The un-noticing of the dog, dangerous and beautifully sinewy, trampled but richly alive, is the subject of Basu’s engaging novel. It is the story of Jamshed Alam, aka Jami, ancestrally from Bihar but born in a refugee camp for Bihari Muslims in Bangladesh, reborn — illegally of course — as an Indian in what is eventually to become his home city: Kalkatta. Bearing the burden of his beautiful body — people don’t notice him but upper-class Bengali women cannot help salivate after his flesh — Jami enters the life of a gigolo through the (apparently respectable) backdoor of a massage parlour. Much of this brutally honest novel is about the gigolo — multiply marginalised as poor, Muslim, and a Bihari immigrant — staring at the dark underbelly of Bengali respectability, especially of its affluent, cocktail-sipping society in Alipore. It is also about female lust, something that this society, or for that matter, its liberal avatar in the ‘bhadramahila’ tradition would be too squeamish to own up to in public. But Jami knows all about this lust as he feeds it daily, forming memorable friendships as well as odd and disturbing relationships on the way.

A seasoned novelist working at the height of his powers, Basu has created a real and engrossing world populated with rich characters. These are characters which are, to use EM Forster’s influential formulation, round — with multiple dimensions just like people in real life, capable of unpredictable, idiosyncratic behaviour. Sometimes the best way of creating such characters is to build them atop recognisable social types, giving them little unexpected twirls and twists. Such is the young Bengali intellectual Ani, Jami’s smoking buddy at his first workplace (a somewhat shady travel agency) and unexpectedly, his genuine friend. The loud and lyrical Monica Goswami, straight out of the world of Shankar’s Chowringhee with a sharper, more sinister 21st-century twist, is the first, and in some senses, the arch-client whom Jami pleasures, initially with his massaging hands and very soon, with his entire body. And then there is the key character of Mandira, a breath of fresh evening air in a bitter and claustrophobic world, Jami’s Banalata Sen — if indeed he thought like those “cultured” Bengalis he sometimes thinks really owns and runs Calcutta. Her son, Pablo, suffering from leukaemia, drives Jami to become the person he becomes for the crucial, last third of the novel.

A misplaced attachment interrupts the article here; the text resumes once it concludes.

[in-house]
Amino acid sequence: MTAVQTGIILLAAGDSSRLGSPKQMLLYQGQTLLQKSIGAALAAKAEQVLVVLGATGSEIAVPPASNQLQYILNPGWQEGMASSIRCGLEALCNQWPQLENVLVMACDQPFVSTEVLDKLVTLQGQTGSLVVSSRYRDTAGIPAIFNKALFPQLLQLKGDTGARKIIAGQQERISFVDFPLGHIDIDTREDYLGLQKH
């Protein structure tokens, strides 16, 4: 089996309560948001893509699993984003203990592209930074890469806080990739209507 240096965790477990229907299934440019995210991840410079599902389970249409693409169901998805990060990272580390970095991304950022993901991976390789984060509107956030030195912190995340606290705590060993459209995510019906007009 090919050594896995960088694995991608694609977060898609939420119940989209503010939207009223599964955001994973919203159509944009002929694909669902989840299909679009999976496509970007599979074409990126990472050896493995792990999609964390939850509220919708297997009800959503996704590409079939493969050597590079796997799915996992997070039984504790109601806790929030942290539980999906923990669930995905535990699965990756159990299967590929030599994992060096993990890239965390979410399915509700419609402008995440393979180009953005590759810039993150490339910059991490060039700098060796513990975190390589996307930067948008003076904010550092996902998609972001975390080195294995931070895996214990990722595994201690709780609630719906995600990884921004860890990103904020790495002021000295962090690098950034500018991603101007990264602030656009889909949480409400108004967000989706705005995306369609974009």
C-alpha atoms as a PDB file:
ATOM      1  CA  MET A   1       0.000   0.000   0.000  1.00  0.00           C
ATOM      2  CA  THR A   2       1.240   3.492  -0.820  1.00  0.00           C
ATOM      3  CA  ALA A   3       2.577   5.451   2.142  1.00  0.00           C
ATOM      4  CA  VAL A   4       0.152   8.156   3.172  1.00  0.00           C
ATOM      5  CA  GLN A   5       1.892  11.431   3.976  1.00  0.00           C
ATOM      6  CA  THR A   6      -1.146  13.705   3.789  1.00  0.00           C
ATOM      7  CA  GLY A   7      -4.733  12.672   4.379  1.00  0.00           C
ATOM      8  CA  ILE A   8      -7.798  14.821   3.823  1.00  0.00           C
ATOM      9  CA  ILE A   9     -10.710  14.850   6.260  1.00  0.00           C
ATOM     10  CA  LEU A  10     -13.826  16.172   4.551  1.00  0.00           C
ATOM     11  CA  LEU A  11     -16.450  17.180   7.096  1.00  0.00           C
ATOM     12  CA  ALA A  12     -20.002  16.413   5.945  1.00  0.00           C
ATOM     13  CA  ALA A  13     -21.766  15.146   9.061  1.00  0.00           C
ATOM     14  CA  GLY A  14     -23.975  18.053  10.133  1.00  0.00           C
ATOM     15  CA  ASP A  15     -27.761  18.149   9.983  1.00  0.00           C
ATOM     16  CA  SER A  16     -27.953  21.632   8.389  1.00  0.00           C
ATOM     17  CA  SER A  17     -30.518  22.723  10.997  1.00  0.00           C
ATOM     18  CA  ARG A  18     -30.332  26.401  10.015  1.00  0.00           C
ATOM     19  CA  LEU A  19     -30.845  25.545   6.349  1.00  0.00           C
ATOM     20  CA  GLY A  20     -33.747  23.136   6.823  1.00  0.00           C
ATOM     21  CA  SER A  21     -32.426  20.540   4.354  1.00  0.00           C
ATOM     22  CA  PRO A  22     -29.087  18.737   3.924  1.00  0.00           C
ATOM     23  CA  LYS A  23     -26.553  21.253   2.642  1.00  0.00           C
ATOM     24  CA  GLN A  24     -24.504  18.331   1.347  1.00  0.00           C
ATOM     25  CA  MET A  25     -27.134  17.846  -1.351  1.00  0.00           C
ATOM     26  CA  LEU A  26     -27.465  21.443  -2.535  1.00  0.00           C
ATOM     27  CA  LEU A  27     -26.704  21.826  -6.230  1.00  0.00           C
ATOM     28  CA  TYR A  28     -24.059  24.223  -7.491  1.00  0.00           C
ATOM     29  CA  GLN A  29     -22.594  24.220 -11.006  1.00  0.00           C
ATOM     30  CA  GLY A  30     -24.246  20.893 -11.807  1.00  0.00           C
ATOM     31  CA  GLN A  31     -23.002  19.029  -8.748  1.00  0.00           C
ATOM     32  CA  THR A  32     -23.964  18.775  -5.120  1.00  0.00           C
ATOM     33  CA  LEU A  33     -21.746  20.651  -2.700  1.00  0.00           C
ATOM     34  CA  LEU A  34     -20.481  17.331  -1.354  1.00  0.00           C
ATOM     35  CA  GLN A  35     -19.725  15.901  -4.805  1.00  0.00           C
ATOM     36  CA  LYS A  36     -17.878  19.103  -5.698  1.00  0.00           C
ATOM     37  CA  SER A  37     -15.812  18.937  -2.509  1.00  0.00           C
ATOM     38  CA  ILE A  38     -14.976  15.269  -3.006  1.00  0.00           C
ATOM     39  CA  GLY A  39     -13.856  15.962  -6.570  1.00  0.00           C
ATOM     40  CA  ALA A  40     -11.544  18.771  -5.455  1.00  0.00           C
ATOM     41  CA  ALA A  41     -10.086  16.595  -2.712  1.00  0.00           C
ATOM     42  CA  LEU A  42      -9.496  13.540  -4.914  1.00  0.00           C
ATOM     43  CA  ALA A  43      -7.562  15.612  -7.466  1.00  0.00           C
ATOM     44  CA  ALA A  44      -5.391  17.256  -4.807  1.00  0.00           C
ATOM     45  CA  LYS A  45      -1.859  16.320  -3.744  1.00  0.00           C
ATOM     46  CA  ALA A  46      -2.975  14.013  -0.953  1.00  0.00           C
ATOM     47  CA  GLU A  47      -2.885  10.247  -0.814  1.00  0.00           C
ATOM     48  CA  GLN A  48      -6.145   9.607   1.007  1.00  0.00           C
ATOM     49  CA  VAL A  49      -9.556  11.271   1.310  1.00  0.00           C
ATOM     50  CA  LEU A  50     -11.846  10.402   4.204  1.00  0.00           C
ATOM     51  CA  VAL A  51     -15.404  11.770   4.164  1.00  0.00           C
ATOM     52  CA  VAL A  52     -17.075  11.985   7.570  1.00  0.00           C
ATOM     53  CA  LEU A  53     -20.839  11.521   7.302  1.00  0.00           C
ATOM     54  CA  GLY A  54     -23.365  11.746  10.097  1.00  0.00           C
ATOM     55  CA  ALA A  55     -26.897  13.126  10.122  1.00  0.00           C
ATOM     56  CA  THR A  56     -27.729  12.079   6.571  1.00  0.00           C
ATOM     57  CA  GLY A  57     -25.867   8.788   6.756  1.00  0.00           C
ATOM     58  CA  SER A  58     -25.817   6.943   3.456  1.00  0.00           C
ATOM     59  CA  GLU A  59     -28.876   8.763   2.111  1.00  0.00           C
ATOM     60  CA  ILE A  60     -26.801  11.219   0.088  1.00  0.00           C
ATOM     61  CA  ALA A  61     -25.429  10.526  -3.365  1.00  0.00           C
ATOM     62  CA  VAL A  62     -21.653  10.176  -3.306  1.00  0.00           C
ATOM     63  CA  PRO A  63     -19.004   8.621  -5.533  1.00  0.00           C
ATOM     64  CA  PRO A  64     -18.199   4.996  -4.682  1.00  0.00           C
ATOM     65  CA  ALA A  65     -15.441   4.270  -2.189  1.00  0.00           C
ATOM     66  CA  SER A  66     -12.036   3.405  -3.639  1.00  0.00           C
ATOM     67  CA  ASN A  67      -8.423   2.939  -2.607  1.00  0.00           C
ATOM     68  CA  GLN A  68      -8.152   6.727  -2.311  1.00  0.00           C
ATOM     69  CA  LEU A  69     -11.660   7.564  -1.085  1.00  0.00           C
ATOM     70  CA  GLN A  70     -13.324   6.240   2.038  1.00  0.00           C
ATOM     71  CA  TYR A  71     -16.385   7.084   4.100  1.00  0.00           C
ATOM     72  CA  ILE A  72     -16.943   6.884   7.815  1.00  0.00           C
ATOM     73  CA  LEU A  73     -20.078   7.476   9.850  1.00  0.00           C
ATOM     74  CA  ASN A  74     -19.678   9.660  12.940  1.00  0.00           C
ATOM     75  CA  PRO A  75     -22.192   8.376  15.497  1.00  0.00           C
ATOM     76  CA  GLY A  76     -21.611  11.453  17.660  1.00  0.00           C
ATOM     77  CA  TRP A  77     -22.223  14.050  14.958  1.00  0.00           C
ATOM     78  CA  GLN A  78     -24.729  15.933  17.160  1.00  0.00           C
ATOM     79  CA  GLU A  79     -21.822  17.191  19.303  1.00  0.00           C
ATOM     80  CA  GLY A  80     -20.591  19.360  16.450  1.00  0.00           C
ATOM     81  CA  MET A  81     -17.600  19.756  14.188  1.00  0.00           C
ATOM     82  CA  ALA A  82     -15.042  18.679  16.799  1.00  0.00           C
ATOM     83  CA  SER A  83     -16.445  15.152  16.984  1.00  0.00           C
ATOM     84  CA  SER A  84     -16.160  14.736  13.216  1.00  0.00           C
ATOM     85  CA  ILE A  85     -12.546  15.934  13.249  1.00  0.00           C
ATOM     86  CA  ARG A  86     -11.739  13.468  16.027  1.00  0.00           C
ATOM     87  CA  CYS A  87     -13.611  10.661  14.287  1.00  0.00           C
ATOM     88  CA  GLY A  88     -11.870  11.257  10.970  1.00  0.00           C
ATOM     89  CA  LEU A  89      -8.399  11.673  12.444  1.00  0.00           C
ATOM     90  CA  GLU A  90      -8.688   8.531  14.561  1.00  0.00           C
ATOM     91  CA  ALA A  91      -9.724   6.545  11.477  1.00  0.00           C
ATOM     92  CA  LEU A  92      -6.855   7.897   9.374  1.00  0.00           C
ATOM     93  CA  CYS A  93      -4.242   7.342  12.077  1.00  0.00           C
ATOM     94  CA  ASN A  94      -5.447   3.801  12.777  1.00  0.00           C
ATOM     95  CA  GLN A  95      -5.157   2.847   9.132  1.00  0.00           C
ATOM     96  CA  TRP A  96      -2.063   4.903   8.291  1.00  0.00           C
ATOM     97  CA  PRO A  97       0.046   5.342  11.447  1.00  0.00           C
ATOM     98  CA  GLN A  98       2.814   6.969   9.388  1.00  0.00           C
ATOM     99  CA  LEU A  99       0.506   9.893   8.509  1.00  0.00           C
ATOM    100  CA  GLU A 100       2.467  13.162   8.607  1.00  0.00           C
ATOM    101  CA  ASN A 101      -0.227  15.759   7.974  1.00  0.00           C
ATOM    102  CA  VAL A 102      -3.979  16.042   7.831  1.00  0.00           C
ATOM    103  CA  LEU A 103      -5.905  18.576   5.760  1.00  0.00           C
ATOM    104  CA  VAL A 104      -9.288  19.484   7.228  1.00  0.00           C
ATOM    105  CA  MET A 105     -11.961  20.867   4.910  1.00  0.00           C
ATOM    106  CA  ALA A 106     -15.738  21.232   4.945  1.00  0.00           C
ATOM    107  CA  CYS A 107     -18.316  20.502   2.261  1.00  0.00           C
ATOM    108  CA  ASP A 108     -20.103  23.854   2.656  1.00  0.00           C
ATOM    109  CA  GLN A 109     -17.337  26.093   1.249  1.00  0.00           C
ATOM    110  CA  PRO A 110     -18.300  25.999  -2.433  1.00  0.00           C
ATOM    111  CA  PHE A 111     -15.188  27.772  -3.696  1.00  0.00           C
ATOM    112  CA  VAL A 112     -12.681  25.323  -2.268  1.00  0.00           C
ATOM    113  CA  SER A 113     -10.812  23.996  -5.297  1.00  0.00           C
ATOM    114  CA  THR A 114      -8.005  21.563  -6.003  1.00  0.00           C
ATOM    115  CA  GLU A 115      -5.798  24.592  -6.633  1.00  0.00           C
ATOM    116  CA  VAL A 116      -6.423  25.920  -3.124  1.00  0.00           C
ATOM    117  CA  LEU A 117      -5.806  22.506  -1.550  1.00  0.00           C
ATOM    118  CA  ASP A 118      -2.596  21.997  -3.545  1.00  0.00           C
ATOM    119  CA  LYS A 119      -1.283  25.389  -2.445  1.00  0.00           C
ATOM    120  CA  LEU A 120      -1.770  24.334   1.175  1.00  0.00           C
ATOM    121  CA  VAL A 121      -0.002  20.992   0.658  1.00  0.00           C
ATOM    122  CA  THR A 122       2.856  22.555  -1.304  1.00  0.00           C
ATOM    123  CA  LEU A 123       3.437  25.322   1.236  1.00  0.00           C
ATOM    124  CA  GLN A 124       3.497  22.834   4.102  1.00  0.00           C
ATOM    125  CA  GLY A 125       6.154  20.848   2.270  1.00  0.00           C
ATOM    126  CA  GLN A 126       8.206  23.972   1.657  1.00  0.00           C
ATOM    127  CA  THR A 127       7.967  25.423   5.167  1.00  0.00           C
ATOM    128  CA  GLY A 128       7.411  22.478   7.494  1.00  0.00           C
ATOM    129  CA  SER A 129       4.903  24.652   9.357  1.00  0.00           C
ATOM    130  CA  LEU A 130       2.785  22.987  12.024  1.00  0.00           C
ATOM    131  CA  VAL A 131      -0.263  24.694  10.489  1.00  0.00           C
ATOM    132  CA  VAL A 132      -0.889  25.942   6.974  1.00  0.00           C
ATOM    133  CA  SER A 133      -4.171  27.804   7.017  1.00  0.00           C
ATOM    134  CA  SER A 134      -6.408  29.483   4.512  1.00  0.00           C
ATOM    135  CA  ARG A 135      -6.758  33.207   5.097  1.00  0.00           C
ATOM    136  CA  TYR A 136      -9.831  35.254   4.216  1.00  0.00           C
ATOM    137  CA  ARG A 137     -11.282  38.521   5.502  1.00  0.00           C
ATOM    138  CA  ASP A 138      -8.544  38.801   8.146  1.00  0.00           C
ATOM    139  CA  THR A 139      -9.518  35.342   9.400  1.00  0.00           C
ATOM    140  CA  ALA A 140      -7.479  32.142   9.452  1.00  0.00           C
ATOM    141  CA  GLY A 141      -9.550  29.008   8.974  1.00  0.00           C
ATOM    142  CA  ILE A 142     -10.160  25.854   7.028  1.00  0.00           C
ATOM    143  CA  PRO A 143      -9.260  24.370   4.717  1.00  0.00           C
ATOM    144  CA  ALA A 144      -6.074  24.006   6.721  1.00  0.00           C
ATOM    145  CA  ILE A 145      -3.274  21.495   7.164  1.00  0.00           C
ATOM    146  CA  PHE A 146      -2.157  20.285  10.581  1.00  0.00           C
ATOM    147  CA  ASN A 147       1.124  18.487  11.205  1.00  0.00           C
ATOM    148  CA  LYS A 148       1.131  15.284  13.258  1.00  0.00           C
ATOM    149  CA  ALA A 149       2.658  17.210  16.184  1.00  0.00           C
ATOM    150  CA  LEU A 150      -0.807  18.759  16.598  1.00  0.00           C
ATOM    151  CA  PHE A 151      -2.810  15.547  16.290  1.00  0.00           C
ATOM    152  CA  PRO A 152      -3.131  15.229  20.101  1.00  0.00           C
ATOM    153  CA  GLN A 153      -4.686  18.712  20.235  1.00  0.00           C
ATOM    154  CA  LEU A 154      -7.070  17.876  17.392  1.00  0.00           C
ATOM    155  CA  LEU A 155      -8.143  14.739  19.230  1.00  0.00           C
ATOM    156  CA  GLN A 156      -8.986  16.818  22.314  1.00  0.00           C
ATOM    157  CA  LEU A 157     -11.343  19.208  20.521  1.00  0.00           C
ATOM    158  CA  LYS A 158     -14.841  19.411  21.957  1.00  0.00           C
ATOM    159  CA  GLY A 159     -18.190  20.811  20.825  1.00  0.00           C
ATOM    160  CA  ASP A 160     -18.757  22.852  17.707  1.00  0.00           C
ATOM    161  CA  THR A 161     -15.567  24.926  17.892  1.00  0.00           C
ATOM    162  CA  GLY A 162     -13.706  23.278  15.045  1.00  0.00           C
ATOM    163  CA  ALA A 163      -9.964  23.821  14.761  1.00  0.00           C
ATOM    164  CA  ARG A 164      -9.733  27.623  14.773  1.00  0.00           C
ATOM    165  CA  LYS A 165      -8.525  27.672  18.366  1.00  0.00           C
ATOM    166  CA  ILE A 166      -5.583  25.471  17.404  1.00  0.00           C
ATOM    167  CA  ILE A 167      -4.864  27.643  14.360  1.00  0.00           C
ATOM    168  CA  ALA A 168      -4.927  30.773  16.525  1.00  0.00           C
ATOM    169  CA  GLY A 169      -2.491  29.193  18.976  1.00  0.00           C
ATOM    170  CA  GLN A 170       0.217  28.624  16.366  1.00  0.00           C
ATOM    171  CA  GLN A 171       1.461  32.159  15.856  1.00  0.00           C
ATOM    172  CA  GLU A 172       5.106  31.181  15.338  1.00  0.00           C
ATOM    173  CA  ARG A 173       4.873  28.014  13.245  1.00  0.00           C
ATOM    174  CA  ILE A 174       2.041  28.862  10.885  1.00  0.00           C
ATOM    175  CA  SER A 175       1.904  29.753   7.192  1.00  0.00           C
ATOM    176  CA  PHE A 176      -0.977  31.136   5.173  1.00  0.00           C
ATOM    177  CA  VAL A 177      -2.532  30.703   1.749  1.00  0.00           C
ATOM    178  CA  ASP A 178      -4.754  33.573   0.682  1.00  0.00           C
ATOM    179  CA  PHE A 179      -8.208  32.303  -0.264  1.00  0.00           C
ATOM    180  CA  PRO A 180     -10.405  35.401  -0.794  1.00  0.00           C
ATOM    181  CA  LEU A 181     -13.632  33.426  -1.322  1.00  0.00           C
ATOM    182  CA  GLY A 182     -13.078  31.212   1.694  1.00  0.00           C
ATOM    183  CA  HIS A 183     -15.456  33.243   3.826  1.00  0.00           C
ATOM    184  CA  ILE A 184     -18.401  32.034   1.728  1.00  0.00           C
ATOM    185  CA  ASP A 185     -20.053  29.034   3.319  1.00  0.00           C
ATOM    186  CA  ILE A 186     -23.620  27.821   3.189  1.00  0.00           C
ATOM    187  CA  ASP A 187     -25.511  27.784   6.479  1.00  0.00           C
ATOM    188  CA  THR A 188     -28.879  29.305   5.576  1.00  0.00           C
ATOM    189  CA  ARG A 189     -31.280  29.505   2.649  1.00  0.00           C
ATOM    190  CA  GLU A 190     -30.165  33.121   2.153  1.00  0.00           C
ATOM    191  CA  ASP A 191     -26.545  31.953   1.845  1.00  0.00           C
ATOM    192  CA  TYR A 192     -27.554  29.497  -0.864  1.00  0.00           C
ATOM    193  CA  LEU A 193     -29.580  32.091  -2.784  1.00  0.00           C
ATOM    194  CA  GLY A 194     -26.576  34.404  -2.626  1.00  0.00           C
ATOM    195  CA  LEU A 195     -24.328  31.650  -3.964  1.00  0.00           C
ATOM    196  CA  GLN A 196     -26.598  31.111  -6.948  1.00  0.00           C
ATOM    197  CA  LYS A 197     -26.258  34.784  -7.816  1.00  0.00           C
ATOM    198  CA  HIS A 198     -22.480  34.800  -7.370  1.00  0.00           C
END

True to its title, Kalkatta will be treasured as a moving and vivid story of a world that not only the Bengali, but the urban bourgeoisie in general, has not even bothered to look at. My only criticism remains about the moral weight that the author throws behind Jami — and to a lesser extent, the rest of his family — with an unswerving single-mindedness. Jami starts as, and remains, to the end of the novel, the innocent who is abused by the world he finds himself in. His own humanity, soaring far above those who claim and exercise power over him, is unscathed, only enriched by the feet that trample him. Did Jami really have to be such an oppressed god? Do we detect, in his creation, the social conscience of the liberal Bengali with the guilty aftertaste of a hegemonic consciousness? How then, does that social conscience sit in the wilderness that is the soul of art?

Saikat Majumdar’s most recent book is the novel 'The Firebird'

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Published on February 12, 2016